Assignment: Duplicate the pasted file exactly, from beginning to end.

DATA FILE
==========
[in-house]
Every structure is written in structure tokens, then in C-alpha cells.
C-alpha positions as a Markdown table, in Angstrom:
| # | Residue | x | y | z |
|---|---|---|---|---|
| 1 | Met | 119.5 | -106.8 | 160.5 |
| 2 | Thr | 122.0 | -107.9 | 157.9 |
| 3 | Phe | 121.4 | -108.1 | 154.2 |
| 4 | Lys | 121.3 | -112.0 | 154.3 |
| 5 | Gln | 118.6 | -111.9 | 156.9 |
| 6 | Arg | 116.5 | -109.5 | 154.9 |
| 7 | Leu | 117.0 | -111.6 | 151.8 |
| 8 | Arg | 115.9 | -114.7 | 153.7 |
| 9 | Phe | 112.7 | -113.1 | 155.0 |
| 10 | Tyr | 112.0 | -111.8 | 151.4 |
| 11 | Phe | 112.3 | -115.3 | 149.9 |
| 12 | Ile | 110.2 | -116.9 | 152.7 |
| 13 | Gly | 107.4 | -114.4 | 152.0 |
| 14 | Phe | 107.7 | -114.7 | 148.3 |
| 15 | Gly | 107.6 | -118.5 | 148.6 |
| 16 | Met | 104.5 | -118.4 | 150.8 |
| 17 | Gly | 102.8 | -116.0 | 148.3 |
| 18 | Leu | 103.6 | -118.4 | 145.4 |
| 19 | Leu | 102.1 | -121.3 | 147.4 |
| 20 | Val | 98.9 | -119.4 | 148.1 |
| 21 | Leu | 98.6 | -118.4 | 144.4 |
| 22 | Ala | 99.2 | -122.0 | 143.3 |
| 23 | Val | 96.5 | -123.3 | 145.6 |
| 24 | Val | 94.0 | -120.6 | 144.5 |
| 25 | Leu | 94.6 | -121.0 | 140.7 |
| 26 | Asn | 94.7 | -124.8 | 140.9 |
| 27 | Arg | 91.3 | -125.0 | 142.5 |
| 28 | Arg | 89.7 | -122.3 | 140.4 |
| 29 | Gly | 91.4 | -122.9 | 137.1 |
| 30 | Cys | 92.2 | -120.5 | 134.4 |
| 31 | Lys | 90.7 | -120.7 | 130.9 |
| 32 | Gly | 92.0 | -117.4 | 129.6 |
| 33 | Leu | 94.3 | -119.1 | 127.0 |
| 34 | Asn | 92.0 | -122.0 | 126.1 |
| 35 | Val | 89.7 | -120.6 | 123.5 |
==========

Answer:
[in-house]
Every structure is written in structure tokens, then in C-alpha cells.
C-alpha positions as a Markdown table, in Angstrom:
| # | Residue | x | y | z |
|---|---|---|---|---|
| 1 | Met | 119.5 | -106.8 | 160.5 |
| 2 | Thr | 122.0 | -107.9 | 157.9 |
| 3 | Phe | 121.4 | -108.1 | 154.2 |
| 4 | Lys | 121.3 | -112.0 | 154.3 |
| 5 | Gln | 118.6 | -111.9 | 156.9 |
| 6 | Arg | 116.5 | -109.5 | 154.9 |
| 7 | Leu | 117.0 | -111.6 | 151.8 |
| 8 | Arg | 115.9 | -114.7 | 153.7 |
| 9 | Phe | 112.7 | -113.1 | 155.0 |
| 10 | Tyr | 112.0 | -111.8 | 151.4 |
| 11 | Phe | 112.3 | -115.3 | 149.9 |
| 12 | Ile | 110.2 | -116.9 | 152.7 |
| 13 | Gly | 107.4 | -114.4 | 152.0 |
| 14 | Phe | 107.7 | -114.7 | 148.3 |
| 15 | Gly | 107.6 | -118.5 | 148.6 |
| 16 | Met | 104.5 | -118.4 | 150.8 |
| 17 | Gly | 102.8 | -116.0 | 148.3 |
| 18 | Leu | 103.6 | -118.4 | 145.4 |
| 19 | Leu | 102.1 | -121.3 | 147.4 |
| 20 | Val | 98.9 | -119.4 | 148.1 |
| 21 | Leu | 98.6 | -118.4 | 144.4 |
| 22 | Ala | 99.2 | -122.0 | 143.3 |
| 23 | Val | 96.5 | -123.3 | 145.6 |
| 24 | Val | 94.0 | -120.6 | 144.5 |
| 25 | Leu | 94.6 | -121.0 | 140.7 |
| 26 | Asn | 94.7 | -124.8 | 140.9 |
| 27 | Arg | 91.3 | -125.0 | 142.5 |
| 28 | Arg | 89.7 | -122.3 | 140.4 |
| 29 | Gly | 91.4 | -122.9 | 137.1 |
| 30 | Cys | 92.2 | -120.5 | 134.4 |
| 31 | Lys | 90.7 | -120.7 | 130.9 |
| 32 | Gly | 92.0 | -117.4 | 129.6 |
| 33 | Leu | 94.3 | -119.1 | 127.0 |
| 34 | Asn | 92.0 | -122.0 | 126.1 |
| 35 | Val | 89.7 | -120.6 | 123.5 |